Inconsistencies when creating Huffman tree

On Wikipedia, the construction of a Huffman tree is described as such:

The simplest construction algorithm uses a priority queue where the node with lowest probability is given highest priority:

  1. Create a leaf node for each symbol and add it to the priority queue.

  2. While there is more than one node in the queue:

    1. Remove the two nodes of highest priority (lowest probability) from the queue

    2. Create a new internal node with these two nodes as children and with probability equal to the sum of the two nodes' probabilities.

    3. Add the new node to the queue.

  3. The remaining node is the root node and the tree is complete.

But their example for deconstruction (assigning 0 and 1) is a bit weird:

enter image description here

It's easy to see that except from the leaf node, the frequencies of intermediate nodes don't seem to matter that much? For instance, a3 > a4 and 0 are added to a3 while 1 are added to a4's string. But, a1 < a2 + a3 + a4 and the same thing is done. So, does the frequencies matter?

The same thing happens in videos from Leios Lab and Reducible (two well-known math/programming Youtubers). And also these Stack question:

So here is my questions:

  1. Does it matter if children nodes are place left/right randomly?

  2. If it matter (or doesn't matter), is there a standard? For example, lower node right, higher node left, lower gets a 1, higher get a 0(or whichever combination of these four actions)? It probably doesn't matter with the efficiency if you're consistent already (as all the 3 answers above indicate) but is there a common consensus?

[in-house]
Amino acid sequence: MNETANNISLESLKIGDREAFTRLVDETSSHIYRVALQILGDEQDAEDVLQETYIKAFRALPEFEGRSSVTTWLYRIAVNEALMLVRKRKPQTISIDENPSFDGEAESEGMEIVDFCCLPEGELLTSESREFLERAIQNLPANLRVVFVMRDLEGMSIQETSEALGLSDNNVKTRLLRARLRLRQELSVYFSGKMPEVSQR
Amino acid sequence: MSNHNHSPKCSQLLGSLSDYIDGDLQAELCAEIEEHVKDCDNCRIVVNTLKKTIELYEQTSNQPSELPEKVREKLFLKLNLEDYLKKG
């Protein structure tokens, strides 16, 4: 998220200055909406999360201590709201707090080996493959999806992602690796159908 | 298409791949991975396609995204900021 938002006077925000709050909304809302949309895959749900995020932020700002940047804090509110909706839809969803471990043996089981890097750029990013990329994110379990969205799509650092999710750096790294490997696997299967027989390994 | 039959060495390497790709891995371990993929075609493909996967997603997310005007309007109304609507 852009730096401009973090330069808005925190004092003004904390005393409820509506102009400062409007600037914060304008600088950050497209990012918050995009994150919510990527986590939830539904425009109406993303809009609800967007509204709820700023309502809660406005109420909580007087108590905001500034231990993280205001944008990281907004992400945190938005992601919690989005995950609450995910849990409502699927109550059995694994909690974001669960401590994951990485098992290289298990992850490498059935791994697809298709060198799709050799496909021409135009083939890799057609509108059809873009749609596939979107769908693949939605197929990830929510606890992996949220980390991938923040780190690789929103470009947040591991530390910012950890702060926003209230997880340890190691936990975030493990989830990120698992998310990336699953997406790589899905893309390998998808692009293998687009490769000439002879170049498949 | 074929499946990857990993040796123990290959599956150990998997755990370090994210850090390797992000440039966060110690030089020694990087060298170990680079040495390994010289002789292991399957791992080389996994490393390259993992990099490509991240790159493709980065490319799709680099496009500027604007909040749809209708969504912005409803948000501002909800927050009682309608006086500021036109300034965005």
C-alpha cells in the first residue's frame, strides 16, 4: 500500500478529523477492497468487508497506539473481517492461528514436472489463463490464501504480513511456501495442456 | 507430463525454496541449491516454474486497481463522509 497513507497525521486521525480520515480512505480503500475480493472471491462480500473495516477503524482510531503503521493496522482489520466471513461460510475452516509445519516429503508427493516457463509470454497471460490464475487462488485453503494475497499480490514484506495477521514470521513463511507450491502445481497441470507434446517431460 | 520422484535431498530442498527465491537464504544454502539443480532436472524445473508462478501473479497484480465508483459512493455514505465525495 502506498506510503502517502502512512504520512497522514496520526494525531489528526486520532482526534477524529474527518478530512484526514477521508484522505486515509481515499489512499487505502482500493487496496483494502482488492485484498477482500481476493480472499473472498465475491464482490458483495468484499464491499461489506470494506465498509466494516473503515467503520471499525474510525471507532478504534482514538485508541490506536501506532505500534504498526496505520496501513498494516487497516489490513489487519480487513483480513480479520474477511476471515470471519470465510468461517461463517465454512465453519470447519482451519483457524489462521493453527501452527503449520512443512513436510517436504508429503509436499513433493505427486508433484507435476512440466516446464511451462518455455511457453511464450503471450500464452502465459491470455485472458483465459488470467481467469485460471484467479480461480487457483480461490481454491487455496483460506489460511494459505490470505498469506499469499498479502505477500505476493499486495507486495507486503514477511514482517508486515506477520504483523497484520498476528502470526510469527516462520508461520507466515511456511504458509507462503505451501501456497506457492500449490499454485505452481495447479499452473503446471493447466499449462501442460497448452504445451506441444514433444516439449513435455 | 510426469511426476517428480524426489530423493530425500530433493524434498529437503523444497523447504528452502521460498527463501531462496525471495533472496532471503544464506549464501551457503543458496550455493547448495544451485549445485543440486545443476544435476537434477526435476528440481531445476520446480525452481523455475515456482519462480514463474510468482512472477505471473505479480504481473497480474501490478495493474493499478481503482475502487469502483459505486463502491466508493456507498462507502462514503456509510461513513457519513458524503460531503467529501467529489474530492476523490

For example, this online generator follows the lower left, higher right, lower 0, higher 1 rule, but others can follow another rule.

P.S: Noted that the second question is two-part, as the right/left problem is related to construction, while the 0/1 relates to when you assign value. Normally you would do both in a same Huffman function anyway but I'm creating an animation on this and the order probably does matter visually.


    1. No. The code will still be optimal. (The accepted answer to the linked question is wrong!)

    2. No. The standard, to the extent that there is one, is to ignore the resulting tree entirely, and use only the resulting code lengths (in bits) for each symbol, and a well-defined lexographic ordering of the symbols, to generate the actual ones and zeros of the codes. This is called a Canonical Huffman code. There are many possible assignments of ones and zeros to the symbol codes, given that the zero and the one can be arbitrarily assigned to left or right for every branch. Using a canonical procedure establishes an agreement between the encoder and decoder as to a single possible code for any given set of lengths and symbols. This not only sets a standard for the zeros and ones, but importantly, since the purpose is compression, reduces the amount of information that needs to be sent from the encoder to the decoder in order to describe the code.